the conditions of a prisoner’s confinement must give “substantial weight to any adverse impact
on public safety” and on prison operation. 18 U.S.C. § 3626(a)(2). Because preliminary
injunctions and TRO’s are drastic remedies—“the exception rather than the rule—plaintiffs must
show that they are clearly and unequivocally entitled to relief.” Adrian v. Westar Energy, Inc.,
No. 11-1265-KHV, 2011 WL 6026148, at *3 (D. Kan. 2011) (citations omitted).
The Court finds that Petitioner has not met his burden to make a heightened showing that
entry of a preliminary injunction is warranted; he has not demonstrated a likelihood of success
on the merits such that his right to relief is clear and unequivocal. Petitioner has failed to
establish a relationship between the relief he seeks in his habeas petition—review of his
disciplinary proceedings and loss of good conduct time—and the claims he asserts in his motion
for injunctive relief. See Little, 607 F.3d at 1251 (observing that the party seeking a
preliminary injunction “must establish a relationship between the injury claimed in the
party’s motion and the conduct asserted in the complaint” (internal quotation marks
omitted)); Penn v. San Juan Hosp., Inc., 528 F.2d 1181, 1185 (10th Cir. 1975) (stating
that a preliminary injunction requires “clear proof that [the movant] will probably prevail
when the merits are tried, so to this extent there is a relation between temporary and
Not only has Petitioner failed to establish a relationship between his habeas claims
and the claims he asserts in his motion for injunctive relief, the claims he asserts in his
motion are not properly brought in a habeas action. To obtain habeas corpus relief, an
inmate must demonstrate that “[h]e is in custody in violation of the Constitution or laws or
treaties of the United States.” 28 U.S. C. § 2241(c)(3). A petition under 28 U.S.C. § 2241
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provides the remedy to challenge the execution of a sentence. Brace v. United States, 634 F.3d
1167, 1169 (10th Cir. 2011). Thus, a petitioner may challenge the fact or duration of his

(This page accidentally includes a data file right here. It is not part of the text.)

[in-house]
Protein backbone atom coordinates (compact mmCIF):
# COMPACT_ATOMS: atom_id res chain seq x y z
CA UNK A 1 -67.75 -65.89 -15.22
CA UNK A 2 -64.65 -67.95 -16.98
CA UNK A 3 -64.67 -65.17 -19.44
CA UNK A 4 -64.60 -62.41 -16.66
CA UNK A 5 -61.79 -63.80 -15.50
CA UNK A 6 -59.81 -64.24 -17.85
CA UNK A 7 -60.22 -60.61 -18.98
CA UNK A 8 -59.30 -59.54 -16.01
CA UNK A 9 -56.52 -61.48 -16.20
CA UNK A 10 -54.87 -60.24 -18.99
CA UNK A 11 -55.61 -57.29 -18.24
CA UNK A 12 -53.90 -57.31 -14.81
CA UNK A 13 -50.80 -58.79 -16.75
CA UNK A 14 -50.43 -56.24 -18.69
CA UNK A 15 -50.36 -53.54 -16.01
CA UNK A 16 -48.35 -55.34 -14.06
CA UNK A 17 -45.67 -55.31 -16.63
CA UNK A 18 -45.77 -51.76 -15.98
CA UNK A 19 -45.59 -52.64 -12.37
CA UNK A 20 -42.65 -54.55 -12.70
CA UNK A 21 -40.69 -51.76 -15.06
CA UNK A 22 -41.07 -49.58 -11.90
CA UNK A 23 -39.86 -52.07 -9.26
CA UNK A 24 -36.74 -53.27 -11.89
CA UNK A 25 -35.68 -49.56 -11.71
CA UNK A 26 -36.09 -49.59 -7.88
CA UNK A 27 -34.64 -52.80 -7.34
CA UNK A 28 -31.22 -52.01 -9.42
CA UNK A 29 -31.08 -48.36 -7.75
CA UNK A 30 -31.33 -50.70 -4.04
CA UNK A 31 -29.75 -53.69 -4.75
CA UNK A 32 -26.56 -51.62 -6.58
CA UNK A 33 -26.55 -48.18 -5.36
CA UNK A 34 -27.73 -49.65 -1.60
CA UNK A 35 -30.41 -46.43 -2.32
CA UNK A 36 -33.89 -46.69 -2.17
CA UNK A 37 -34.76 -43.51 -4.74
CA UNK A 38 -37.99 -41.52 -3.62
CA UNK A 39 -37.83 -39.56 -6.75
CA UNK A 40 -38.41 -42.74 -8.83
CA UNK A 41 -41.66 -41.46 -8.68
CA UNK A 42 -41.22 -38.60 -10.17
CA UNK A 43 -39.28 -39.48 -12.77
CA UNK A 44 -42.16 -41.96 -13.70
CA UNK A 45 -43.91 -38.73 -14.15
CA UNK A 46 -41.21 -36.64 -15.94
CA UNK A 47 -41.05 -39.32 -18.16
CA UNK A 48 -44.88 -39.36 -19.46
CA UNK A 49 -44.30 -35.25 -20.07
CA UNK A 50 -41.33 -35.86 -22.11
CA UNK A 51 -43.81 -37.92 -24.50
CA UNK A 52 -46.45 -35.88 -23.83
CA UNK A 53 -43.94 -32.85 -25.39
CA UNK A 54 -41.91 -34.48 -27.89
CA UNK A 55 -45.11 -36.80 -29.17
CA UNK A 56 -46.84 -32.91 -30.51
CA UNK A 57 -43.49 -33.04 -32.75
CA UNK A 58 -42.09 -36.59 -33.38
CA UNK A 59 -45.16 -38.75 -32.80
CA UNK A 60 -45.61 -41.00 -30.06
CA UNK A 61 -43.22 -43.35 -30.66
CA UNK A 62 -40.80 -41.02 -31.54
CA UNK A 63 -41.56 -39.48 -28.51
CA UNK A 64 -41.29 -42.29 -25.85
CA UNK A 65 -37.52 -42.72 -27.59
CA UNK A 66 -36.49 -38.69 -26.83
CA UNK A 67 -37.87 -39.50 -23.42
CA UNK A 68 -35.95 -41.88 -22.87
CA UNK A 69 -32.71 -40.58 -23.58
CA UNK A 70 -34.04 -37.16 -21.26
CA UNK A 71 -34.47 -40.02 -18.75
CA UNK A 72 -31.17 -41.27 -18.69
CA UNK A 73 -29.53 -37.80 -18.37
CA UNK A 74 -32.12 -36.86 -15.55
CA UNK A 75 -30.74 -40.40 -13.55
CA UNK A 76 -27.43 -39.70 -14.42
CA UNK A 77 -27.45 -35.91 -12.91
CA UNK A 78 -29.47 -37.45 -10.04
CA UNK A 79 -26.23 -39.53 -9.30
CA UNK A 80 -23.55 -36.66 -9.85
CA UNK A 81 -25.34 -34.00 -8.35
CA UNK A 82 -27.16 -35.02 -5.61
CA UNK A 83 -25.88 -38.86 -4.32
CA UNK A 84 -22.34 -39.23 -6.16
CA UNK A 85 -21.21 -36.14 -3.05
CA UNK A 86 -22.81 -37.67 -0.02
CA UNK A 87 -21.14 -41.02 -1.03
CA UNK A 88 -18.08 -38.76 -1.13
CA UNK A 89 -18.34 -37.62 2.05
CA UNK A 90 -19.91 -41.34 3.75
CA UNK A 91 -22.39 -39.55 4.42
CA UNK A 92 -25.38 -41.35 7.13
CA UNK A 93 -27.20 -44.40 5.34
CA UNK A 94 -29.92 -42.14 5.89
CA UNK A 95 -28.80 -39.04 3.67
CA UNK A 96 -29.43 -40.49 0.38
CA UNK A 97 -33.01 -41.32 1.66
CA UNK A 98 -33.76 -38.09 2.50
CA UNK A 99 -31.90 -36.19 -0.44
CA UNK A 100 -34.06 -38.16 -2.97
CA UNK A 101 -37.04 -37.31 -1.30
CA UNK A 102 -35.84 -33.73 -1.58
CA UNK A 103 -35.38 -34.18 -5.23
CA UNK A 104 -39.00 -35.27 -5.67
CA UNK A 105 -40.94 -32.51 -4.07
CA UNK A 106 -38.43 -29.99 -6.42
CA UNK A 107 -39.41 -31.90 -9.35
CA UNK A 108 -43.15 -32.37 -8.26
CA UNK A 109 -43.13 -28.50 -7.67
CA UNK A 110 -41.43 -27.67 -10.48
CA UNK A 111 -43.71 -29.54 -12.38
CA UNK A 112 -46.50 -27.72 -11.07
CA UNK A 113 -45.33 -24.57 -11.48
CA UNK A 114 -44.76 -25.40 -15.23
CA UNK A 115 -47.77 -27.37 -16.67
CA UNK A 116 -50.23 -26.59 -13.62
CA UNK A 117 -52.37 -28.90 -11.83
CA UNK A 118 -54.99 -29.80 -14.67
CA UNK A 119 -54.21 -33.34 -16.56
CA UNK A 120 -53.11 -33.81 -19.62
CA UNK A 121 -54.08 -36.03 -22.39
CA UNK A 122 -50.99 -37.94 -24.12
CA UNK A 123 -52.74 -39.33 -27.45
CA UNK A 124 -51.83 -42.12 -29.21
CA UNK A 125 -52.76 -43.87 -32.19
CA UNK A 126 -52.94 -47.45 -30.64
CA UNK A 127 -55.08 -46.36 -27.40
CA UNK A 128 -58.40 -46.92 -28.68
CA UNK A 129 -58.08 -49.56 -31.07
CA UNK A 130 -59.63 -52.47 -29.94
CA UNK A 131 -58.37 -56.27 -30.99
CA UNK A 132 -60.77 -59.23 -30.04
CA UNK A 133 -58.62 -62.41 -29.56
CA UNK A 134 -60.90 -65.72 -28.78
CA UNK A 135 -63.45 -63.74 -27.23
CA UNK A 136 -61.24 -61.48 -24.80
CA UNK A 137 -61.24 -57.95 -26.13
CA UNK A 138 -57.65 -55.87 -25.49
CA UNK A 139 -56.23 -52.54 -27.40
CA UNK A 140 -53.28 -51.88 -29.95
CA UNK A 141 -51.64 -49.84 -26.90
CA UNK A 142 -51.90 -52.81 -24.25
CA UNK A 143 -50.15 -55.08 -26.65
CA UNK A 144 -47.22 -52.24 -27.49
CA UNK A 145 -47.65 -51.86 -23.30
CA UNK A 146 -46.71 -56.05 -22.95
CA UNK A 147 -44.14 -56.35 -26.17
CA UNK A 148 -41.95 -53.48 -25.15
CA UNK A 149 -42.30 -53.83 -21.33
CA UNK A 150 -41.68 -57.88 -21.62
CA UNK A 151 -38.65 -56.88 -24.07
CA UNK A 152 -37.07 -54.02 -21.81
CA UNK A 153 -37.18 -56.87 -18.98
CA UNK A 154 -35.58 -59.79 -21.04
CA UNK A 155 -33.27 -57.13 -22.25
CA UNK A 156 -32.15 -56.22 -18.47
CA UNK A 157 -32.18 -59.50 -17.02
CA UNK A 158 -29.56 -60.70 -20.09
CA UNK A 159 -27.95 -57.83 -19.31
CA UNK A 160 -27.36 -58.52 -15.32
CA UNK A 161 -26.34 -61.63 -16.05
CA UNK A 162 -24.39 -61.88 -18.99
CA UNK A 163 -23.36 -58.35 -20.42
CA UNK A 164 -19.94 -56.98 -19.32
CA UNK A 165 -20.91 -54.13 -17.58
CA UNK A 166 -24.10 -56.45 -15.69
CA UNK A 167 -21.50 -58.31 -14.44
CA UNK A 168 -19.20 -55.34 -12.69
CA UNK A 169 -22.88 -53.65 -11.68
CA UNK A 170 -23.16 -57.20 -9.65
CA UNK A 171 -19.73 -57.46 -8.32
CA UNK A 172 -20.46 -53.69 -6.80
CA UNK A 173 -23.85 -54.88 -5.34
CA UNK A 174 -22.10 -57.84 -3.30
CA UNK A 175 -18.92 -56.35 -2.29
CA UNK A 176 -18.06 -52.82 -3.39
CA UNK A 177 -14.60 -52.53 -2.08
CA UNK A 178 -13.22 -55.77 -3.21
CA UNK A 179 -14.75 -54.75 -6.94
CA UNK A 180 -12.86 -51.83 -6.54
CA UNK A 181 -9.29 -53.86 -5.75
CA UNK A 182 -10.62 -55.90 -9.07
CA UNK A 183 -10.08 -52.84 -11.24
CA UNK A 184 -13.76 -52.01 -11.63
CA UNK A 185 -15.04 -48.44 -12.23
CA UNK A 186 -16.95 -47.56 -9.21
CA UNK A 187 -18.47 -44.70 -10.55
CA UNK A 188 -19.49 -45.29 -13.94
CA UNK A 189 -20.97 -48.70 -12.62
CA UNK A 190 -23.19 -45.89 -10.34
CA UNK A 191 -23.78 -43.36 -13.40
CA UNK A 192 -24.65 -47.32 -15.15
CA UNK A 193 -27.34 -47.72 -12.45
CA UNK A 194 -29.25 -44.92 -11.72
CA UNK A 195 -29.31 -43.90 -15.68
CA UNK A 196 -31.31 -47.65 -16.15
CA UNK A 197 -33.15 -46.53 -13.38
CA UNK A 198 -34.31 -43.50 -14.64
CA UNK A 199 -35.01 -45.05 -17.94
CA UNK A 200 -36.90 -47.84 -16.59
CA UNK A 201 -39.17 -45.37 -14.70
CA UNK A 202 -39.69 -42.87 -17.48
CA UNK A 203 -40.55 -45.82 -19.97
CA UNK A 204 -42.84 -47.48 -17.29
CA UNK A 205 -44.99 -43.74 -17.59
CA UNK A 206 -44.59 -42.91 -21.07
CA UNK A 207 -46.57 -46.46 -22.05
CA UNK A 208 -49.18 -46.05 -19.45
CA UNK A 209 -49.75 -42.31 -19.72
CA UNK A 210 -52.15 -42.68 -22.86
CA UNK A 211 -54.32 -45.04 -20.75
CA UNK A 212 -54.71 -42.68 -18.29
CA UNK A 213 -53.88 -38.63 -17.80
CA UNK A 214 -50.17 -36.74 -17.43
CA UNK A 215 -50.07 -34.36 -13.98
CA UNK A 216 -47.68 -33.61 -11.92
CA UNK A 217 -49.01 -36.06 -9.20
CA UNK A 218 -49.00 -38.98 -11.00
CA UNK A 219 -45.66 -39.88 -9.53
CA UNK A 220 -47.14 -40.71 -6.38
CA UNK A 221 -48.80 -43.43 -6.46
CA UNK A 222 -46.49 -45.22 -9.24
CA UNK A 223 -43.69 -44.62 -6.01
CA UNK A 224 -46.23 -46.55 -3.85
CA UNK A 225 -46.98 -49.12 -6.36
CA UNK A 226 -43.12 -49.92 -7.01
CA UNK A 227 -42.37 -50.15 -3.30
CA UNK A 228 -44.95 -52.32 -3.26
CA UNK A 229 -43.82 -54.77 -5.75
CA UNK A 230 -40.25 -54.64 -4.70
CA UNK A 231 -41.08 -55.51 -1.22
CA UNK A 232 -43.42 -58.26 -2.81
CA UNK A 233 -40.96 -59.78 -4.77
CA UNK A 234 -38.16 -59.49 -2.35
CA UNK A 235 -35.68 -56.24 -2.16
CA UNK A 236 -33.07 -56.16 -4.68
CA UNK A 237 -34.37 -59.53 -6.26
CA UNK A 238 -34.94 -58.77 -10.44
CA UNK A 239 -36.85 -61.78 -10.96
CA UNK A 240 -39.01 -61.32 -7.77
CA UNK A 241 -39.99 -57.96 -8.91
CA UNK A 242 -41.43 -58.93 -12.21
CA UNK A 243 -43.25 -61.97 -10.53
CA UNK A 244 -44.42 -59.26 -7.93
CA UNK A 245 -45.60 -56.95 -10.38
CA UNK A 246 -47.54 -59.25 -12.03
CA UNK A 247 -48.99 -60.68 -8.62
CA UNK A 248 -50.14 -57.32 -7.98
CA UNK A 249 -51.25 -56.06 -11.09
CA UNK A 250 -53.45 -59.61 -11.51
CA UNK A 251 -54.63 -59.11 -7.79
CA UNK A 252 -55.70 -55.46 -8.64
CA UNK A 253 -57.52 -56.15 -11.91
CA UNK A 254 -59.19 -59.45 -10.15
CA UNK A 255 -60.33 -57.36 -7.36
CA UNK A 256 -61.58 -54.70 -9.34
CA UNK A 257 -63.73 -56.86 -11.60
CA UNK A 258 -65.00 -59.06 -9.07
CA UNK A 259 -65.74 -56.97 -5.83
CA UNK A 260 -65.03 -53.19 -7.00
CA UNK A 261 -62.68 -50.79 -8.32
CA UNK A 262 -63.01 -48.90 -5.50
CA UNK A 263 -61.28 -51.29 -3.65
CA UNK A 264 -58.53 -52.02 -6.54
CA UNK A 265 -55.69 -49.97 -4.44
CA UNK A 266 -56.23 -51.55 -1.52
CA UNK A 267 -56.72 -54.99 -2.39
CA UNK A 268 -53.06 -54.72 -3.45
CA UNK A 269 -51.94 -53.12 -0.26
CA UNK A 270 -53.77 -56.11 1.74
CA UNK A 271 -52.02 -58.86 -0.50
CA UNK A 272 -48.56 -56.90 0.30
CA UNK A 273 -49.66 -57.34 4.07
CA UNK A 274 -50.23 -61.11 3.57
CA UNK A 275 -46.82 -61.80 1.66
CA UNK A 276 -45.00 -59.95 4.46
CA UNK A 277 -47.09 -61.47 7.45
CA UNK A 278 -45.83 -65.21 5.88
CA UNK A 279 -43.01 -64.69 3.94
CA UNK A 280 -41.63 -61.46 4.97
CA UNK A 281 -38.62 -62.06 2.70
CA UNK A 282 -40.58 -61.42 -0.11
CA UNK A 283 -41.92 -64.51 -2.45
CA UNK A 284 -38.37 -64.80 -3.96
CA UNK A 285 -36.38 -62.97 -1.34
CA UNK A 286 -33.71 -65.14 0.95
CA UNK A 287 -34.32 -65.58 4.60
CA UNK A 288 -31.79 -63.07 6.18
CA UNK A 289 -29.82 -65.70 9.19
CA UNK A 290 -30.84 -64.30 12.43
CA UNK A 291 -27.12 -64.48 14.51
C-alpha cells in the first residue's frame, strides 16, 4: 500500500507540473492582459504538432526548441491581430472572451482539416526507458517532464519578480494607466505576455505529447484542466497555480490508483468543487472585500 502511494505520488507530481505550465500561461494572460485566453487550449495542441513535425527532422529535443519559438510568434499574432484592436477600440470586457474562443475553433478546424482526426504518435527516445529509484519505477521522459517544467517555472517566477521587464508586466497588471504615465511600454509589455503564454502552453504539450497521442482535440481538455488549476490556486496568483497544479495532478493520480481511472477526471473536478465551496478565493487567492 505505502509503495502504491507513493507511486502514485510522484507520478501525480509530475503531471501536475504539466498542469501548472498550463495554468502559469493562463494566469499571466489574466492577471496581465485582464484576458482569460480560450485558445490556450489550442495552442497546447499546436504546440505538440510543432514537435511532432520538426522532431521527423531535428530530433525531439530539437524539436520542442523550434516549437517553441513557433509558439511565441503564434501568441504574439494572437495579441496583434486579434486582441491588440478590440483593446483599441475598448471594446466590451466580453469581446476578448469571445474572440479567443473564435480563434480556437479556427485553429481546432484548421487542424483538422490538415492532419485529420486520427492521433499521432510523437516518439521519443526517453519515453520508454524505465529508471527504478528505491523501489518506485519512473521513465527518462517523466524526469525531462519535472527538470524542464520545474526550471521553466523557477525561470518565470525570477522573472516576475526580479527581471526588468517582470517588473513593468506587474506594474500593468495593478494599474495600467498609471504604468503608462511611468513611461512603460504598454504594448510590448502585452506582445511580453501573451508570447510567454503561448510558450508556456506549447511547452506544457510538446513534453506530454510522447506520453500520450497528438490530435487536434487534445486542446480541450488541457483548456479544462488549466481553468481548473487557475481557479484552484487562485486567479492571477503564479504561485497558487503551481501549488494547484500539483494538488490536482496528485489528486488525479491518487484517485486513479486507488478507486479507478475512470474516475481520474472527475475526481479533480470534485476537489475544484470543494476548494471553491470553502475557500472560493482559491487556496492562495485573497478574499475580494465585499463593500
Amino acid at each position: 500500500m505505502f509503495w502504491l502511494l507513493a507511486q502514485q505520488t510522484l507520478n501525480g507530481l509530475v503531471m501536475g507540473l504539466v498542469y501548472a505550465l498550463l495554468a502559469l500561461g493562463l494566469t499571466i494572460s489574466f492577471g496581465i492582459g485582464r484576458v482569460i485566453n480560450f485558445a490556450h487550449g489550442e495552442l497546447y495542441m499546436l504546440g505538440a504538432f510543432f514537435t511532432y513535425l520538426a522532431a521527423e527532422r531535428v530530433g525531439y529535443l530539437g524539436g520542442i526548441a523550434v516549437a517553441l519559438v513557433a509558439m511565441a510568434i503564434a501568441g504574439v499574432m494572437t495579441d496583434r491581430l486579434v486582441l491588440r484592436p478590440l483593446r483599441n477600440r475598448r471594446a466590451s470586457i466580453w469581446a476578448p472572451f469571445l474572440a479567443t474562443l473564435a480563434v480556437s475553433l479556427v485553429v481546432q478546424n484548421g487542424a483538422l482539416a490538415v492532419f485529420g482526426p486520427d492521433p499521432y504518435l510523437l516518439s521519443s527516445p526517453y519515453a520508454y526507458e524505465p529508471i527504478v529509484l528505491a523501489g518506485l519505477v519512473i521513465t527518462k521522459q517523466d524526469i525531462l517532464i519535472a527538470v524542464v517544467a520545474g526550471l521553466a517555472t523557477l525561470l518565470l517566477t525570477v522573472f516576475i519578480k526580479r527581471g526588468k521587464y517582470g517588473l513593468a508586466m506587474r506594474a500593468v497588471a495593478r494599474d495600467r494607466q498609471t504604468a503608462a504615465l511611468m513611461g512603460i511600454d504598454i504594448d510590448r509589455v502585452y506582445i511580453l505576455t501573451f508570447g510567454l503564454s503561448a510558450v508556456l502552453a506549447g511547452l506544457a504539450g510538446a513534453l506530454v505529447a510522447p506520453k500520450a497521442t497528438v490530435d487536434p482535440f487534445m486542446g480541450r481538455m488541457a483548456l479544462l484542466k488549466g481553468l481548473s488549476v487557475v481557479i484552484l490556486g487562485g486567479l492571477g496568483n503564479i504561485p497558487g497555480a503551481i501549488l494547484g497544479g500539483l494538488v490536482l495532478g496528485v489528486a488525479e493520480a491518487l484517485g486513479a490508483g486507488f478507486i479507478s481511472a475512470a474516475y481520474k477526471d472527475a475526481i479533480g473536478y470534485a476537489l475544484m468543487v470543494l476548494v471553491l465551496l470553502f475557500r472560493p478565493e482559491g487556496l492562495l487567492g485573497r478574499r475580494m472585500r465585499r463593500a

confinement and may seek release or a shorter period of confinement. See Palma-Salazar v.
Davis, 677 F.3d 1031, 1037 n.2 (10th Cir. 2012). However, claims challenging a prisoner’s
conditions of confinement do not arise under Section 2241. See McIntosh v. United States
Parole Comm’n, 115 F.3d 809, 811–12 (10th Cir. 1997) (contrasting suits under Section 2241
and conditions of confinement claims).
In United States v. Garcia, the appellants did not seek release from BOP custody, but
rather both sought a court order directing the BOP to transfer them to detention facilities located
closer to their families. United States v. Garcia, 470 F.3d 1001, 1002 (10th Cir. 2006). The
Tenth Circuit held that where appellants were in lawful custody of the BOP and sought “a
change in the place of confinement rather than a shortened period of custody[,]” their challenges
must be brought in a Bivens action. Id. at 1003; see also Palma-Salazar, 677 F.3d at 1035
(noting that Palma-Salazar did not challenge the BOP’s underlying authority to hold him in
custody, but rather he challenged his placement within the federal prison system); see also
Bruscino v. True, 708 F. App’x 930, 935 (10th Cir. 2017) (unpublished) (finding claim that
transfer was in retaliation for role in class action lawsuit was not properly brought in a § 2241
habeas proceeding because it challenges the conditions of confinement rather than the duration
Petitioner does not complain in his motion of the loss of good conduct time or of any
negative impact on the duration of his sentence. Rather, he claims retaliation and takes issue
with the possible designations for his location and security classification. He also speculates that
he may not receive the second dose of his COVID-19 vaccine.
These challenges to his
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conditions of confinement must be brought in a civil rights action. See Requena v. Roberts, 552
F. App’x. 853, 856 (10th Cir. April 7, 2014) (unpublished) (remanding to district court to